Frequently Asked Questions

Questions 
What are the functions of the Ombudsman? view
What are the steps in making a complaint? view
What is meant by maladministration? view
How are complaints handled? view
What is the Ombudsman’s jurisdiction? view
How much does it cost to make a complaint? view
Who can make a complaint to the Ombudsman? view
If I lodge a complaint, with the Ombudsman, will my matter be kept confidential? view
How does the Ombudsman make sure his recommendations are followed and that the same problems don’t recur? view
Can the Ombudsman make the government fix my problem? view




Answers
What are the functions of the Ombudsman?

The main function of the Ombudsman is to provide an independent and impartial review of administrative decisions. She investigates complaints from members of the public who feel that they have been unfairly treated by Governmental agencies-Ministries, departments and offices, statutory authorities, regional corporations and other local government authorities. 

The Ombudsman’s Office was established solely for the purpose of giving assistance to persons who believe that they have suffered injustices at the hands of public officers employed by Government agencies and department as a result of maladministration.




What are the steps in making a complaint?

If you are dissatisfied with the action/decision taken by an authority or department of Government, or if you have been adversely affected due to inaction, you can ask the Ombudsman to look into the matter.

In order to do so, you should write directly to the Ombudsman providing the full details of your complaint. All complaints must be made in writing. If this is difficult, you may visit our Offices and you will be assisted with your complaint.




What is meant by maladministration?

Maladministration occurs when a Government department or authority makes a wrong decision, acts outside its statutory authority or fails to take required action. Examples of maladministration are unnecessary delays, bias, failure to follow proper procedures, negligence, wrong decisions and improper service.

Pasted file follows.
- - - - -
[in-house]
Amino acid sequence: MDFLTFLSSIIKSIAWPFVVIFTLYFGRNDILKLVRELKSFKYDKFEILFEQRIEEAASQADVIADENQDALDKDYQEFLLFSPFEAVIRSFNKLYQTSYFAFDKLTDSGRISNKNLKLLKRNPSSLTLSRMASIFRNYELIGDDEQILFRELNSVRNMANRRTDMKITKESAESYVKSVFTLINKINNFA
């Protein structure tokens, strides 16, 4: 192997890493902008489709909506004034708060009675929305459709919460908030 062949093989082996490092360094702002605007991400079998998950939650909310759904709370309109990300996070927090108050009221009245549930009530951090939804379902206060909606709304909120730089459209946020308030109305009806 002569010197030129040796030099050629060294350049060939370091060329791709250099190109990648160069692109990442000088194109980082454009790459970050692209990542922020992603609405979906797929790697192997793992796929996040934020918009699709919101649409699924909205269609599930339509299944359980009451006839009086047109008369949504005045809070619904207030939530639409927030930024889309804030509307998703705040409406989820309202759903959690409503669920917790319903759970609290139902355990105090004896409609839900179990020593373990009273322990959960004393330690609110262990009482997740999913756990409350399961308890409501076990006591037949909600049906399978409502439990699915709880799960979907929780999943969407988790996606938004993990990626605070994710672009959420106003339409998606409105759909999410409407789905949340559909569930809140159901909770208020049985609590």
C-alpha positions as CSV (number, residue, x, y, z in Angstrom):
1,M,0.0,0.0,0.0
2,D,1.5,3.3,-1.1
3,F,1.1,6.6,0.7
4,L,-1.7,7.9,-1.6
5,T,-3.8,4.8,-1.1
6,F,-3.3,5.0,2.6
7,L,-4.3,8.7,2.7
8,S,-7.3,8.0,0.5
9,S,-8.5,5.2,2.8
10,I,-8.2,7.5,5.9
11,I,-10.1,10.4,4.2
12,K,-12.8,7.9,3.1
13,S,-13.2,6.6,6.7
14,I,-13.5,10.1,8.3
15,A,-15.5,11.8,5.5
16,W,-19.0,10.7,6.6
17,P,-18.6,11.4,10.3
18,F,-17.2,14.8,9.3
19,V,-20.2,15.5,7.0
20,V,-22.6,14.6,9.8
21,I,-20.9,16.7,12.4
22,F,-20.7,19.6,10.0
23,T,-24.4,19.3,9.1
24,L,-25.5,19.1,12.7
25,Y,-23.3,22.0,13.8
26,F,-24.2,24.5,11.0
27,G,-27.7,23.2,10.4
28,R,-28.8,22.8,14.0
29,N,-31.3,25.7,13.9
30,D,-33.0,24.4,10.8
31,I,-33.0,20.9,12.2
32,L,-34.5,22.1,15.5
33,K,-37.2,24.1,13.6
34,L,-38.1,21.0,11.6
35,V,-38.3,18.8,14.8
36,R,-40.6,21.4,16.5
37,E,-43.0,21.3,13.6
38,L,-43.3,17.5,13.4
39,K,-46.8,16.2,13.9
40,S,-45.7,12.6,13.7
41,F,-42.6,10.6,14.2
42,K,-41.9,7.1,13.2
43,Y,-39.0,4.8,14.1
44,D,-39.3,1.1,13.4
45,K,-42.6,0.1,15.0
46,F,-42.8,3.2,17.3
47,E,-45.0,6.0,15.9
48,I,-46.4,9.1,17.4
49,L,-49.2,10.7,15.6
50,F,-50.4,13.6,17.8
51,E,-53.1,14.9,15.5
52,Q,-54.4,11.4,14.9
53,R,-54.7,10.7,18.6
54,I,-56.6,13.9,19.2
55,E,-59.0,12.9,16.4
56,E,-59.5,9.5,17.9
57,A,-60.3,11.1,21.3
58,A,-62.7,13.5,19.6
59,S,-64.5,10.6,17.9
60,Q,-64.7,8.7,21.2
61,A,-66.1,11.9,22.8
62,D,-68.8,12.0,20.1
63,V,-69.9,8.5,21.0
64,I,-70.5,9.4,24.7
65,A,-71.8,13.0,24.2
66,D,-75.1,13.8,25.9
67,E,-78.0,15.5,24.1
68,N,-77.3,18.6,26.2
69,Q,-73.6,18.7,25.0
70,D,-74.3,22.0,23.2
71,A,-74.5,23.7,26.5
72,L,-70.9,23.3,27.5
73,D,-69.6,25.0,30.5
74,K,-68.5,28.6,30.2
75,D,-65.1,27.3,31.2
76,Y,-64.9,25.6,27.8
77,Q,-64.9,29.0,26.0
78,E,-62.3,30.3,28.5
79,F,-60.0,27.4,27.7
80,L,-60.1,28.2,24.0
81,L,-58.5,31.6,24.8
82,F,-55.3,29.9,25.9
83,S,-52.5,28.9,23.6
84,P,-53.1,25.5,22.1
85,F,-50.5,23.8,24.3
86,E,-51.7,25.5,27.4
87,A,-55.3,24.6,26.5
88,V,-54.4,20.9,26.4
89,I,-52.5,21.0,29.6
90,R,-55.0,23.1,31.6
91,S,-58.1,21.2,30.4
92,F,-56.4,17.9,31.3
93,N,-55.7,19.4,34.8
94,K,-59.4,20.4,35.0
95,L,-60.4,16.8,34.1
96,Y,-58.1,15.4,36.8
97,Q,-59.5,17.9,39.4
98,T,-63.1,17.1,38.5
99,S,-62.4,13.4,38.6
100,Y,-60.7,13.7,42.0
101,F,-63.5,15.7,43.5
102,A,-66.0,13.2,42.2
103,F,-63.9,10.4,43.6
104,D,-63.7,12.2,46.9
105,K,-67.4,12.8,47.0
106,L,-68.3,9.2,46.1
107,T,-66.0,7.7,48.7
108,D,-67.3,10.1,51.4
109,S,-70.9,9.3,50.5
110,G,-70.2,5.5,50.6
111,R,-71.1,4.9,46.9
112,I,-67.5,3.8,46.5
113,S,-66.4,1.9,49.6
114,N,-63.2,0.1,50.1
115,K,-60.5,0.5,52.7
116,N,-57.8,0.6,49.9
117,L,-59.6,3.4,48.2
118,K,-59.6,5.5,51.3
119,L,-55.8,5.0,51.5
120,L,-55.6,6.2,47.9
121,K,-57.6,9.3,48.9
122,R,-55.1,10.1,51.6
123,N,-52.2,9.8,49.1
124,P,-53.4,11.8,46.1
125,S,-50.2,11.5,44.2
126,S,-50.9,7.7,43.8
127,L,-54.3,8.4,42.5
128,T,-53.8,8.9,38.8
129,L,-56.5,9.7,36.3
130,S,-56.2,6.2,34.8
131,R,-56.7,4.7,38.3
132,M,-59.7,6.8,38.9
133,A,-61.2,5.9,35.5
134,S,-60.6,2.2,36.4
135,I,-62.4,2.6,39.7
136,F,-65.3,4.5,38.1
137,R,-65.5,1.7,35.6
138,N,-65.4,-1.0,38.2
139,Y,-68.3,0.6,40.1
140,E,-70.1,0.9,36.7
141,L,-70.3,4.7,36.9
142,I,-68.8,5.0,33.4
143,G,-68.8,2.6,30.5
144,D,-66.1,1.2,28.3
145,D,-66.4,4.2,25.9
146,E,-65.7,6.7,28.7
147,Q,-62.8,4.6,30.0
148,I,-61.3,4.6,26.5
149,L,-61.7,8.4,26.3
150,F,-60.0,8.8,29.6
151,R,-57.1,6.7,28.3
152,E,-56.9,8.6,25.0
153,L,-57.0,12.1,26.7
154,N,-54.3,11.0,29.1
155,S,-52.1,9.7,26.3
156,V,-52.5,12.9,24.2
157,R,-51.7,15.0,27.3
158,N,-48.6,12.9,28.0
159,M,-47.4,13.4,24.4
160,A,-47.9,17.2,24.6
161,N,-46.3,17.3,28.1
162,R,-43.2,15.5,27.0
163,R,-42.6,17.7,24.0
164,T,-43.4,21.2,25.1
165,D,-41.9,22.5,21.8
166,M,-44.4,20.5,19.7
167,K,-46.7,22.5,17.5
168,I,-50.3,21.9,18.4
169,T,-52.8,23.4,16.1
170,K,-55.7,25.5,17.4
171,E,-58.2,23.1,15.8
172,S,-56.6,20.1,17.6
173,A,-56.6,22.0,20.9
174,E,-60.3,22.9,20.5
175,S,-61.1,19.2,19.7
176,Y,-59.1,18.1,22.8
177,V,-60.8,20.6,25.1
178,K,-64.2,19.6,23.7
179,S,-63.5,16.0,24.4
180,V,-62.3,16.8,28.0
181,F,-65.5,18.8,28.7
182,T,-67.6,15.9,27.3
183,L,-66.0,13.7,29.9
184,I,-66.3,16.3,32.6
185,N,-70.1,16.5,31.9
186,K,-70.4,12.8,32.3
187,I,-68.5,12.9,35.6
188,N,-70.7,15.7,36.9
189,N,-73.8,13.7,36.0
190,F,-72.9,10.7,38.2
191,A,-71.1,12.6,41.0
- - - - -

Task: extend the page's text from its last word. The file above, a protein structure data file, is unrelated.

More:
How are complaints handled?

The Ombudsman has a staff of experienced and knowledgeable investigators who are assigned to obtain/compile pertinent details in respect of complaints and investigate them.

If after reviewing the results of an investigation, the Ombudsman finds that the department or agency has made a mistake or caused an injustice due to maladministration, a recommendation for corrective action will be made.




What is the Ombudsman’s jurisdiction?

The Ombudsman may investigate complaints related to the functions and duties of most Government departments and agencies; but she may not investigate the following matters, among others:

  • Disputes between private individuals/companies.
  • Personnel matters related to service in any office or employment in the public service.
  • Any matter related to persons who are members of the armed force with regard to their terms and conditions, orders or punishments.
  • Proceedings and decisions of the Courts of Trinidad and Tobago.
  • Matters related to contractual or environmental transactions with a Government department.

If you are in doubt whether the Ombudsman can investigate your complaint, you can write to her or call at her office. If she is unable to help, she will make every effort to refer you to someone who can.




How much does it cost to make a complaint?

The services offered by the Ombudsman are free of charge.




Who can make a complaint to the Ombudsman?

Anyone can make a complaint to the Ombudsman. If you are unable to make the complaint yourself, you can ask someone else to make the complaint on your behalf.




If I lodge a complaint, with the Ombudsman, will my matter be kept confidential?

All information obtained by the Ombudsman in the course of an investigation is privileged information and can only be used for the purpose of her investigation. This provision is an additional safeguard for the public.




How does the Ombudsman make sure his recommendations are followed and that the same problems don’t recur?

At the conclusion of an investigation, the Ombudsman usually requests that the affected government organization or ministry report back to her on a regular basis on its progress in implementing any recommendations she has made. Complaints are monitored closely and serious, recurring issues are highlighted.




Can the Ombudsman make the government fix my problem?

The Ombudsman recommends solutions. Although she has strong investigative powers, she has no power to enforce her recommendations. Generally, most complaints are resolved within a reasonable timeframe.




Contact Us
 
Photo Gallery


Schedule of Visits-
Outreach Programme

Point Fortin

2nd Wednesday each month

Chaguanas

2nd Friday each month

Siparia

3rd Monday each month

Sangre Grande

Last Tuesday each month

Rio Claro

Last Thursday each month

Couva

3rd Wednesday each month

click for details....